More than a year into the pandemic, we need to protect children from harm and exploitation with greater urgency.


Chaitali Seth

Global studies and research provide clear evidence about the long-lasting effects that any disaster or conflict has on socio-economically disadvantaged communities and populations. These include loss of life; loss of livelihoods; homelessness and displacement; extreme violence against women, girls, and the elderly; insufficient support from the state; reduced capacity to respond and adapt; and severe post traumatic stress. All of this further perpetuates marginalisation and poverty.

When COVID-19 hit India last year, we recognised that the little progress we had made in protecting the rights of our children, especially girls, over the last decade, was already being (or would be) destroyed as families began experiencing the effects of the pandemic. Fairly early, almost at the onset of the pandemic, there was an understanding and an acknowledgement of the devastating consequences that this would have on girls from marginalised communities for a long time to come. One such dire consequence is child marriage.

One in three of the world’s child brides lives in India.

It is a well-known fact that even before COVID-19, girls in India were forced into child marriage, with one in three of the world’s child brides living in India. But there has been a surge in child marriage today and the reasons and the data for that is widely documented. For example, according to Childline, there was a 17 percent increase in distress calls linked to early marriage of girls in June and July 2020, compared to 2019. This surge in child marriage is due to the belief that it will salvage the family from financial distress. 

More than a year into the pandemic, our government systems continue to be overburdened, schools remain shut, and economic stress seems endless. The crisis of child marriage deserves renewed attention and urgency. But is that enough?

Responding to child marriage can be simplified down to a range of approaches and strategies. But, at Aangan, our experience shows us that the quiet, yet unwavering, leadership that our women child protection volunteers have demonstrated in the midst of this crisis is the common influence across every story, case, or situation. Over the last year, through our women child protection volunteers who have been trained to protect and prevent harm and exploitation to children, we have been able to avert 481 child marriages across five states.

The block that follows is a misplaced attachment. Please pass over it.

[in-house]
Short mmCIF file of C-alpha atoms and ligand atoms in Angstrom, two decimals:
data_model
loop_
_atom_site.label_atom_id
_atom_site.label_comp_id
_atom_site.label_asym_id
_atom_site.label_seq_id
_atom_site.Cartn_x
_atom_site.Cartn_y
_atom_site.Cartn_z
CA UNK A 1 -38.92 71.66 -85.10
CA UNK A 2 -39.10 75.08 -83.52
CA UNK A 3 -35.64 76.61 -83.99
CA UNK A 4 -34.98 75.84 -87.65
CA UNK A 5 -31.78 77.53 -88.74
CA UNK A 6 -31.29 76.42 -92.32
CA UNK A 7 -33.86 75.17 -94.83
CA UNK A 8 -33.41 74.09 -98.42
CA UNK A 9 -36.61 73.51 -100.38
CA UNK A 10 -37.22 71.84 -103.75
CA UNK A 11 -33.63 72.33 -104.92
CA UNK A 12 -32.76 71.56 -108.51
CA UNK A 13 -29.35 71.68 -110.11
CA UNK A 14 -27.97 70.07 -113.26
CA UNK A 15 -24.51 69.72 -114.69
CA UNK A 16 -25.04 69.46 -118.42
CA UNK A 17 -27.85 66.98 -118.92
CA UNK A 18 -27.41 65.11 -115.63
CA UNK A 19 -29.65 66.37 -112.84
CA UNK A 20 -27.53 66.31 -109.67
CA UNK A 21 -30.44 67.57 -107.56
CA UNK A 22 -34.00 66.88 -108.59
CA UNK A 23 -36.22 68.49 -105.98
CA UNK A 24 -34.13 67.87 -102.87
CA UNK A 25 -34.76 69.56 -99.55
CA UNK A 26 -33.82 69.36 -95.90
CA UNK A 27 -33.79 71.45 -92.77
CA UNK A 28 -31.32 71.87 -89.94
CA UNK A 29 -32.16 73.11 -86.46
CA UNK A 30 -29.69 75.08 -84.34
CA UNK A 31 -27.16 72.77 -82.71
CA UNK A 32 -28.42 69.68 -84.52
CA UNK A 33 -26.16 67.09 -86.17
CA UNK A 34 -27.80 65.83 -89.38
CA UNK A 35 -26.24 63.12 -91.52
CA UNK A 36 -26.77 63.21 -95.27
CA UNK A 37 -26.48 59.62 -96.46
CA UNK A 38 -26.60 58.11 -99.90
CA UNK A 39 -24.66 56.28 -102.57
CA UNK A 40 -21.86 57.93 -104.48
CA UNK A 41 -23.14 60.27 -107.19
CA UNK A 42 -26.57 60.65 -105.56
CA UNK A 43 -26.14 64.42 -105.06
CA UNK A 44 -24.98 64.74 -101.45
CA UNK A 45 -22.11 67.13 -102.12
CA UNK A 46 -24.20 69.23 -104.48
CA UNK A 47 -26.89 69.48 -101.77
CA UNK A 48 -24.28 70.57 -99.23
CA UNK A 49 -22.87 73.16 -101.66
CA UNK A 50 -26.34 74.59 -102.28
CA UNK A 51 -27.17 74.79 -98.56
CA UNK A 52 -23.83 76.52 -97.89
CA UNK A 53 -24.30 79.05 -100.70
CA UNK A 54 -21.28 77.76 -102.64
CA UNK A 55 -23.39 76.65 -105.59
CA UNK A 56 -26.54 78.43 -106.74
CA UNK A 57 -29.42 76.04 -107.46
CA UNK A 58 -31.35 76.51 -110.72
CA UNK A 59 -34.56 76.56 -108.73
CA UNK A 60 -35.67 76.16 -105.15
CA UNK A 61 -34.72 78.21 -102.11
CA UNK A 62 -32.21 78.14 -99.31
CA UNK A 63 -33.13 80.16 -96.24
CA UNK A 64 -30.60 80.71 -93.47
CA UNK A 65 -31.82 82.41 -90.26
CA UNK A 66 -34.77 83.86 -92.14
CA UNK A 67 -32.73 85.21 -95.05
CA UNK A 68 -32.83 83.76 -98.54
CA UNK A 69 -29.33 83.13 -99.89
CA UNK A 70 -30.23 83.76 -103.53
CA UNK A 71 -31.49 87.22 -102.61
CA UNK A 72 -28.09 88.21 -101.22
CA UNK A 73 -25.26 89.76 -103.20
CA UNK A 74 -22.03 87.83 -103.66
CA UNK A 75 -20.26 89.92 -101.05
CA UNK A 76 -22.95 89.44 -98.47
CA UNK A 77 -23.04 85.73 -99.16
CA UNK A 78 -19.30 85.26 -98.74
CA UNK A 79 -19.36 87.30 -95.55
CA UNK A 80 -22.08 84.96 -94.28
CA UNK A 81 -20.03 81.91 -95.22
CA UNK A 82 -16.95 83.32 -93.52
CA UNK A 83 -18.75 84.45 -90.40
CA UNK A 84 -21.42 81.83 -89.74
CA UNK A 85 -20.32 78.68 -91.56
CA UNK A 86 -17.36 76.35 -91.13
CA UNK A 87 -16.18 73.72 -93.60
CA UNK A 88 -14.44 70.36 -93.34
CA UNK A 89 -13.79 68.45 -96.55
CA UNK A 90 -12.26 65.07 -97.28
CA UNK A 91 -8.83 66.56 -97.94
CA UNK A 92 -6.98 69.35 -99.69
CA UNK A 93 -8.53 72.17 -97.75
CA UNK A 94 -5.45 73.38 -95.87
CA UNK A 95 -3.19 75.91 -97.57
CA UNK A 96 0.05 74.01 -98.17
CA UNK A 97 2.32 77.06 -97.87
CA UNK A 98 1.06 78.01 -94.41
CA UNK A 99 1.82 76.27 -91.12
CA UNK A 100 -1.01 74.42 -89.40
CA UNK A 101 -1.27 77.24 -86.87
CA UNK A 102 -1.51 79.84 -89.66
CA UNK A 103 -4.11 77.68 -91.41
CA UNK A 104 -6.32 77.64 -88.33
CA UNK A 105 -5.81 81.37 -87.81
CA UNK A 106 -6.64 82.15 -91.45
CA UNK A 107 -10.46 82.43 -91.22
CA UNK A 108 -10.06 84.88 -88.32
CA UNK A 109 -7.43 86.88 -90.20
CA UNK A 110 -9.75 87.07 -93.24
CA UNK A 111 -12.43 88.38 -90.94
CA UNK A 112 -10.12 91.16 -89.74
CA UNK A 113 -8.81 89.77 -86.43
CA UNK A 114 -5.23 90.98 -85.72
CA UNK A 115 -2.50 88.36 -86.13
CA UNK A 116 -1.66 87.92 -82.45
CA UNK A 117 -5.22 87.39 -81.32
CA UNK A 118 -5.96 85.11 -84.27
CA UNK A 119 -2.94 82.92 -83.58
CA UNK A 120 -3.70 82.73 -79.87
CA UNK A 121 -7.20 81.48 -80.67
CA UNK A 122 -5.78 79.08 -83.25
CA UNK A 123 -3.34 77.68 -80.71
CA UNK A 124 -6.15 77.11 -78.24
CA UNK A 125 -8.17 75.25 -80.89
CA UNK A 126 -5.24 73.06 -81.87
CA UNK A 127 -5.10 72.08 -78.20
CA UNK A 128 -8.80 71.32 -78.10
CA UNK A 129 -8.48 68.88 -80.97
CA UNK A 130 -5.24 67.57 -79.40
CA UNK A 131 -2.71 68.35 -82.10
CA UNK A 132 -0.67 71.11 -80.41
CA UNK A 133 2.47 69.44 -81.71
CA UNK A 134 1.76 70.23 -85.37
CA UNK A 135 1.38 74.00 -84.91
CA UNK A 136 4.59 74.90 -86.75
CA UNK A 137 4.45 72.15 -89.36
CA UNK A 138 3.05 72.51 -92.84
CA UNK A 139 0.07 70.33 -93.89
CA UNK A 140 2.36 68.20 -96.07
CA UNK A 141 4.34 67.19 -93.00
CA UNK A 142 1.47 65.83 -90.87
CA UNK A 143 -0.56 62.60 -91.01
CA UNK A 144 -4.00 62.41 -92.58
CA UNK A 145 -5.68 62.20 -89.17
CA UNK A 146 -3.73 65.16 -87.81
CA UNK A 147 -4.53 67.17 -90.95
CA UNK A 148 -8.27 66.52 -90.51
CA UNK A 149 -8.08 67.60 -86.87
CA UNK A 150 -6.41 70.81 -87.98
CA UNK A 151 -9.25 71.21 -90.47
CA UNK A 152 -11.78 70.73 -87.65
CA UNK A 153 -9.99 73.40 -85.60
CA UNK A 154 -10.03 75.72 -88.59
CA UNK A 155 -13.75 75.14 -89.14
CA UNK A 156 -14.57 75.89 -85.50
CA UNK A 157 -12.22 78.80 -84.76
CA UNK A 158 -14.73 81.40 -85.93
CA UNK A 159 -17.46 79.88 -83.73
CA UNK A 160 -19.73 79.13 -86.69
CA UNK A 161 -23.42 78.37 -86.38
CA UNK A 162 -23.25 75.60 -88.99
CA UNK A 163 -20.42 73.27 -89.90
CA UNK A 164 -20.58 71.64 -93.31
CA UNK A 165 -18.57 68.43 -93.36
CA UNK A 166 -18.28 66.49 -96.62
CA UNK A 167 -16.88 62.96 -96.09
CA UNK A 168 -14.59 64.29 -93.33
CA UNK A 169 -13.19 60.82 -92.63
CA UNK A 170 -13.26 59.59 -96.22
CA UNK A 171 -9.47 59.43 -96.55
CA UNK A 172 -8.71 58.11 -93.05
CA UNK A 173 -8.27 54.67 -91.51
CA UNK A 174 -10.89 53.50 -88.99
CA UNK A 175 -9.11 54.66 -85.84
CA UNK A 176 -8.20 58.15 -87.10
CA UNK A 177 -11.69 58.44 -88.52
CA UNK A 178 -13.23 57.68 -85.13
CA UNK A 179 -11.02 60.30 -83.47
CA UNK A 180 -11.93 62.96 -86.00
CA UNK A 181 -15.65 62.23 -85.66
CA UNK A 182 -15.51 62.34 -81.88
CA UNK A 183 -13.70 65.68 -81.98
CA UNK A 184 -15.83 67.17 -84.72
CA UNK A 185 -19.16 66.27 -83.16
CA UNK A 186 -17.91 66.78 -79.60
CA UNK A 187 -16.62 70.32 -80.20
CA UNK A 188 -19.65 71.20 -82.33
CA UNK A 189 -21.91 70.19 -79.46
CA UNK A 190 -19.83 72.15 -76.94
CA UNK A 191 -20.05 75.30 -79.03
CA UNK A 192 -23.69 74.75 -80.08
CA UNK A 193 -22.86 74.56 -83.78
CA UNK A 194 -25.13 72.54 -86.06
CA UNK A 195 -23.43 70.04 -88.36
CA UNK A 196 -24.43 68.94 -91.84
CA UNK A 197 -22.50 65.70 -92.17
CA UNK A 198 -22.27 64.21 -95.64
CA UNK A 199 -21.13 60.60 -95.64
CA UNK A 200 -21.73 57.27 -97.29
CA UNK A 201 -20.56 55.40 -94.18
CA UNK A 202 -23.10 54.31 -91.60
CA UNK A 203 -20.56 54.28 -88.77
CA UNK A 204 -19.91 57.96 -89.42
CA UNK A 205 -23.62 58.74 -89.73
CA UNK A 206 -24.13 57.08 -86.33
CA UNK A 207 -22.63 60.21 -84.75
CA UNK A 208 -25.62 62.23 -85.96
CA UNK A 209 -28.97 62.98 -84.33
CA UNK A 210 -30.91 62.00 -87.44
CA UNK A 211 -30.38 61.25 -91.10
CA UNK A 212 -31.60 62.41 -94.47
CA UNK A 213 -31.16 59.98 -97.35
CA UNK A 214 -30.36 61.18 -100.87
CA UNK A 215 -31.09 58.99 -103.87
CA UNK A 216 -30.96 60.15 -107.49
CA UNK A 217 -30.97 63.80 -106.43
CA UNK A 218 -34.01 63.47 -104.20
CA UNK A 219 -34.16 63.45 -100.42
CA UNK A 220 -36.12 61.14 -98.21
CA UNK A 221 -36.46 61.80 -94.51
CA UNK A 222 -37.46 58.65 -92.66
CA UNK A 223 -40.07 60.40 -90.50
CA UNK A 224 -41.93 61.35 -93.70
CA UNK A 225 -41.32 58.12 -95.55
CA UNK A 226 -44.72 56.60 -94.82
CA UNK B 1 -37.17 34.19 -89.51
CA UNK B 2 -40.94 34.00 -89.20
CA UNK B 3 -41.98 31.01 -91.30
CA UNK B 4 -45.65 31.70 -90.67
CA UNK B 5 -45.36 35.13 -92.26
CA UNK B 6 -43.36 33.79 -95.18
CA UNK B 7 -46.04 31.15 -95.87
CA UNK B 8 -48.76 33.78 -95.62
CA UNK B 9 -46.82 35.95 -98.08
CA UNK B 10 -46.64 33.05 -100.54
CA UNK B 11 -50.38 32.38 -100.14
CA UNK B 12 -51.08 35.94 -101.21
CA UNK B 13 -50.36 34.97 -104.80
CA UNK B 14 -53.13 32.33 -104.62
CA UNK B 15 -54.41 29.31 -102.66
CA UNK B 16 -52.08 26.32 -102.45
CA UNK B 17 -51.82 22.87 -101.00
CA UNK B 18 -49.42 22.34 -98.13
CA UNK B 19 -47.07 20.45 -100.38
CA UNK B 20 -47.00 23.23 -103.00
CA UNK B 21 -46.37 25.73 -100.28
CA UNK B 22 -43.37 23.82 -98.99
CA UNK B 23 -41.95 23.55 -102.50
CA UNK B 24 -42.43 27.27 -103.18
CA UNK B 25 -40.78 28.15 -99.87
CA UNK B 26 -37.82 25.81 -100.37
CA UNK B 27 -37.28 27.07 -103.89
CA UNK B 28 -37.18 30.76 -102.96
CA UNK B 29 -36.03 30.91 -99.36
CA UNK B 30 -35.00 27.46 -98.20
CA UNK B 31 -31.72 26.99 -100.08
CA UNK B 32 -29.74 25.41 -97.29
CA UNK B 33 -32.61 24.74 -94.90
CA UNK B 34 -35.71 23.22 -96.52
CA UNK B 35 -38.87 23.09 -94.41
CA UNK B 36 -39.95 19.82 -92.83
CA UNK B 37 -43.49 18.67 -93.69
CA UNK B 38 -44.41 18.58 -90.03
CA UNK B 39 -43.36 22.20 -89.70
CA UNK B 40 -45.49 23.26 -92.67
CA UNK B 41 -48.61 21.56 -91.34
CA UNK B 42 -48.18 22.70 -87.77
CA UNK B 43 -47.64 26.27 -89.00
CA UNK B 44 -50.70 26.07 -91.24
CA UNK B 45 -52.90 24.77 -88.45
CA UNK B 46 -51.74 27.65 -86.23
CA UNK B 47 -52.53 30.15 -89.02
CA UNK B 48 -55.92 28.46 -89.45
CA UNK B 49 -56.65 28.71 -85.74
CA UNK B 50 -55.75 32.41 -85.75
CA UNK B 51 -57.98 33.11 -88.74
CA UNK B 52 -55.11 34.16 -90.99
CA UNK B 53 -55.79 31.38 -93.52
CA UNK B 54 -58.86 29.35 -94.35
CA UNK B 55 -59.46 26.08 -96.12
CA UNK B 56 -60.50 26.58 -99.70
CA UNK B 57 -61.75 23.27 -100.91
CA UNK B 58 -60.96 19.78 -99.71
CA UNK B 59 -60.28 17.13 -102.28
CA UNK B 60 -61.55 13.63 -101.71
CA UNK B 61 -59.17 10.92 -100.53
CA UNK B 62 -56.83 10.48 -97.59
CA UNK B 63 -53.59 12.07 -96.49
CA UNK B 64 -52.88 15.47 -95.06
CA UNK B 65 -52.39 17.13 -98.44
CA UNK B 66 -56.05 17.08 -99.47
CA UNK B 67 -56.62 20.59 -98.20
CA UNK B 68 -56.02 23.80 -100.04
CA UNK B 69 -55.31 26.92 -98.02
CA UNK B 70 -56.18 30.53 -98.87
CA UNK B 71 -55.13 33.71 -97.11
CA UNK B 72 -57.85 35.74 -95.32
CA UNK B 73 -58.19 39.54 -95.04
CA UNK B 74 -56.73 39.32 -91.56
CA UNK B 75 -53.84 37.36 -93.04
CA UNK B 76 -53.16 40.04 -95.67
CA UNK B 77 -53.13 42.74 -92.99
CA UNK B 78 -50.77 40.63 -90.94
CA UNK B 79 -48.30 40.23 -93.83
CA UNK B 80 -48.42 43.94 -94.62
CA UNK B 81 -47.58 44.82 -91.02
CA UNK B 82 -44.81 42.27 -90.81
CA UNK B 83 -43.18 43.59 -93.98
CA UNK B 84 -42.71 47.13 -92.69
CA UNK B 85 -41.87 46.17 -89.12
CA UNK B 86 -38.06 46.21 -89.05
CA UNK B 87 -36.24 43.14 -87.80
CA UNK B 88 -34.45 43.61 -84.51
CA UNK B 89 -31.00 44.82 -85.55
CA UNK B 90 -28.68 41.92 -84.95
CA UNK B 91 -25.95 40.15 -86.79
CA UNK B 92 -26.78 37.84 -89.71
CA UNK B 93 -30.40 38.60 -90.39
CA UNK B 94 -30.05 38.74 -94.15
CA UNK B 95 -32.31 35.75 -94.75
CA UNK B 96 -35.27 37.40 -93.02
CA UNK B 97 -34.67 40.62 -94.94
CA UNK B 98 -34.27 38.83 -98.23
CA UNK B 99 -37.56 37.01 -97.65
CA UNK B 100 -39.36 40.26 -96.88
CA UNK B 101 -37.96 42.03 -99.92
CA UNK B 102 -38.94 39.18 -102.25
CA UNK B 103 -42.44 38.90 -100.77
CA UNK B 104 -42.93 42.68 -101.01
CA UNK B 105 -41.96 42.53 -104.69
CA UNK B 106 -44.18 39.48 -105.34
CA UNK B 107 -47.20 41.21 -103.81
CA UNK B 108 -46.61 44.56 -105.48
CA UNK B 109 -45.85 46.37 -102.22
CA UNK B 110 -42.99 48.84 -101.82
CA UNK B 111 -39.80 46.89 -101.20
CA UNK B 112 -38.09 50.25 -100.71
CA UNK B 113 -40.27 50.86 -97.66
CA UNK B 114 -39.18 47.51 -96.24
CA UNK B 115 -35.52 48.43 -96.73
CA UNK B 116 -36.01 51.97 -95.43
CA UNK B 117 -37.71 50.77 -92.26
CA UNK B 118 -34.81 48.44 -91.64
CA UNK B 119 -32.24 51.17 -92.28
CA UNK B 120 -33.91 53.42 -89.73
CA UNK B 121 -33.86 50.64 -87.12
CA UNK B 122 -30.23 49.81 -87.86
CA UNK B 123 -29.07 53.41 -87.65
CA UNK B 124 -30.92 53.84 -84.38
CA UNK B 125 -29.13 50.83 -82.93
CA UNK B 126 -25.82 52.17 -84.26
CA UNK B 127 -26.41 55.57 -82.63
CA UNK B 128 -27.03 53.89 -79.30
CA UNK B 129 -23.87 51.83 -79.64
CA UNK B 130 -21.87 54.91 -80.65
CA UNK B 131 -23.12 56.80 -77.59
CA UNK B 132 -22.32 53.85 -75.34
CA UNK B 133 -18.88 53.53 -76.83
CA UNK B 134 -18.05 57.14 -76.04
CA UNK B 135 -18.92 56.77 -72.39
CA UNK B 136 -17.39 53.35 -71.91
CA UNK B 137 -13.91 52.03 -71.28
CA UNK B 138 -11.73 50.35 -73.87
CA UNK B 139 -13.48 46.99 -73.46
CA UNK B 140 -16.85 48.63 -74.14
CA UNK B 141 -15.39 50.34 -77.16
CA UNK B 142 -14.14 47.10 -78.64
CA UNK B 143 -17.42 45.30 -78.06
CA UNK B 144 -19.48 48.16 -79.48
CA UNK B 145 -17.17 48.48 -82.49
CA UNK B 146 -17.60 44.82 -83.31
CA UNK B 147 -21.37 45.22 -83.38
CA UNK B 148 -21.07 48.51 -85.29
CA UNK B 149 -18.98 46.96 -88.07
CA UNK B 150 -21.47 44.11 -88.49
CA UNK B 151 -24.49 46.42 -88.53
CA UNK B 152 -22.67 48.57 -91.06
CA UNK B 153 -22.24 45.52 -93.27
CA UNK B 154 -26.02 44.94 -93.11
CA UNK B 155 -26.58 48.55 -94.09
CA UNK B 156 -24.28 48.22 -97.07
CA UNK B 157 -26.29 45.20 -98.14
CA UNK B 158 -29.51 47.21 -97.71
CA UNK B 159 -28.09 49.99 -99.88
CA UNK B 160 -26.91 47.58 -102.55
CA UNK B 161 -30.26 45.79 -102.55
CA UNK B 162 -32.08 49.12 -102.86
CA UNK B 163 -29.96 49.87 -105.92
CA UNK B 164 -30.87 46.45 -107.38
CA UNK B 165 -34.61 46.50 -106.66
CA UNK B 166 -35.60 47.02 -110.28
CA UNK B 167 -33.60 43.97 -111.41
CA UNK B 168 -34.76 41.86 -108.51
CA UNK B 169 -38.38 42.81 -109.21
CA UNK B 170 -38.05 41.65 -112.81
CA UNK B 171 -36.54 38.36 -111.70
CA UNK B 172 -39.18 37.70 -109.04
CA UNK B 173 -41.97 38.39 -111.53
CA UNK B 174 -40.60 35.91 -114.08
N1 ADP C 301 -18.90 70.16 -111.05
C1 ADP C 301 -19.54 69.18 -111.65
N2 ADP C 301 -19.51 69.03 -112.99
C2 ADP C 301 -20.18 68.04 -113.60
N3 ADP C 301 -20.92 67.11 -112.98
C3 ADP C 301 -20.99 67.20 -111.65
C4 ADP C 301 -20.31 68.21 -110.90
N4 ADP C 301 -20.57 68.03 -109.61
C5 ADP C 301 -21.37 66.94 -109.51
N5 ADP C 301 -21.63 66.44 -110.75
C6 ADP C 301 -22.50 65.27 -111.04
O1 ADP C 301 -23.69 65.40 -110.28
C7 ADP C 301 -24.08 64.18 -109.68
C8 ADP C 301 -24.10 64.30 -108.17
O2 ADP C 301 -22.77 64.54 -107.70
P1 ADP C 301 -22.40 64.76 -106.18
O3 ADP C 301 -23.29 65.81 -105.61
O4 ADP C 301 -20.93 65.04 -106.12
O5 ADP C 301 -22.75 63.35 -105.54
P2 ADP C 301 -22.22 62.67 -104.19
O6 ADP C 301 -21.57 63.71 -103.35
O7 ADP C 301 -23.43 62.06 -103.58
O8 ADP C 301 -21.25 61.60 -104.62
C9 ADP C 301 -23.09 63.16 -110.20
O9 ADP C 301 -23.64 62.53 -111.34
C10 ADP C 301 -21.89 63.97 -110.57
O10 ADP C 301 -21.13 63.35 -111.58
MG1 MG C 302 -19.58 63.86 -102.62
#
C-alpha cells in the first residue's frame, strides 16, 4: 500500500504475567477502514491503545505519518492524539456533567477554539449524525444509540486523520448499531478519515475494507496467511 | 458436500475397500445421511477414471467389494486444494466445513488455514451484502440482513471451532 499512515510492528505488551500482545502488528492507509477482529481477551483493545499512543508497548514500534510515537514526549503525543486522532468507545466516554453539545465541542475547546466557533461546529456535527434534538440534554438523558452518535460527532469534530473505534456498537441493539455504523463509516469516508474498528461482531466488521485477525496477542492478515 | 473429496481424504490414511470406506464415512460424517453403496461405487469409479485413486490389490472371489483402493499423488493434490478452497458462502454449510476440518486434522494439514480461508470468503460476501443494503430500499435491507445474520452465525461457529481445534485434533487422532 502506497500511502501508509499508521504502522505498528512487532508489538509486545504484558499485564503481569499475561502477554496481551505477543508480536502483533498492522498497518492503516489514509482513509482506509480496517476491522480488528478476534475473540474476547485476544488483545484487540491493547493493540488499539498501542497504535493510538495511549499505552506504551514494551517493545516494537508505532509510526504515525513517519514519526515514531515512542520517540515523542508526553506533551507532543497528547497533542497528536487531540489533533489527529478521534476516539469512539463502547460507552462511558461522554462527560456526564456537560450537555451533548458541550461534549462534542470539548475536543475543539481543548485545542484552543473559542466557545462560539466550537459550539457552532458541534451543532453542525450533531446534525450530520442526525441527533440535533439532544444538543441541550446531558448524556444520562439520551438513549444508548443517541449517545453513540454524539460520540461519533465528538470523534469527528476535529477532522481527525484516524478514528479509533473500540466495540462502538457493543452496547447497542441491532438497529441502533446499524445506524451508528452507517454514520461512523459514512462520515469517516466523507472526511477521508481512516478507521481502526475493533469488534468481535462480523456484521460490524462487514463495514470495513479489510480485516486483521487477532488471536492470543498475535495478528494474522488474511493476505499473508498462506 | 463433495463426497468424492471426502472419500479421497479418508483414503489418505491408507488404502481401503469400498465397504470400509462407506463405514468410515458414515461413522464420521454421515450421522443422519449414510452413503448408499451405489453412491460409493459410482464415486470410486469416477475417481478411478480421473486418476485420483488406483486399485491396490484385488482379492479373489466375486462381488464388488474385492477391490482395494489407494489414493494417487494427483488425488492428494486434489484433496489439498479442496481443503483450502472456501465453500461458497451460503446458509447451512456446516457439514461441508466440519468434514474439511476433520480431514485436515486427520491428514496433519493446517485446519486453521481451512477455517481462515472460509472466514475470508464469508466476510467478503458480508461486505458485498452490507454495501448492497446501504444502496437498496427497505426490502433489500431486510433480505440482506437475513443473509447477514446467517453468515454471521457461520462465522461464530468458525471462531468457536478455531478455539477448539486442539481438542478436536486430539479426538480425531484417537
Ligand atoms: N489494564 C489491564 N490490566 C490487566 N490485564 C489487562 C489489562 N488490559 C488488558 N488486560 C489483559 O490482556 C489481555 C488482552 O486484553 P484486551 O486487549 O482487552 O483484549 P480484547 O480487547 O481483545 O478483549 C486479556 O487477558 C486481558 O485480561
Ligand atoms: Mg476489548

A group of volunteers come together to prevent child marriage
Women child protection volunteers who have been trained to protect and prevent harm and exploitation to children. | Picture courtesy: Aangan

Through an analysis of the trends and cases where marriages were successfully delayed, we advocate for three key strategies that our child protection volunteers implemented and have worked for us.

1. Build social capital

We believe that the work of preventing harm cannot happen amidst a crisis, particularly when systems—both formal and informal—are falling apart or unresponsive. This belief is core to our approach and therefore a key focus is to facilitate and build a support system with a diverse range of stakeholders around volunteers, all of whom are working towards a common goal.

Social capital that is built on the foundations of support, collaboration, and action is integral to the prevention of early marriages.

The volunteer knows very well that she cannot do this work alone. With this slowly growing safety net of individuals the community then begins to see the role of the volunteers as a partner, a problem solver, and a negotiator who is working not just in the best interest of the child, but the entire family, and in instances, even the community. The families and the community see that the work of the volunteers is not just limited to times of crisis but is constant and ongoing. This strong social capital that is carefully built over time plays a significant role in addressing sensitive issues such as child marriage when they arise. We have observed that:  

  • A strong safety system ensures that there are more ears and eyes on the ground—they began to work like ‘whisper circles’. In over 93 percent of cases, volunteers received information on preparations for impending marriages taking place through informal and indirect reports by community members. When community members in the ‘whisper circles’ heard rumours about child marriages being planned, these warning signs were communicated to child protection volunteers early, ensuring that action could be taken in a timely way.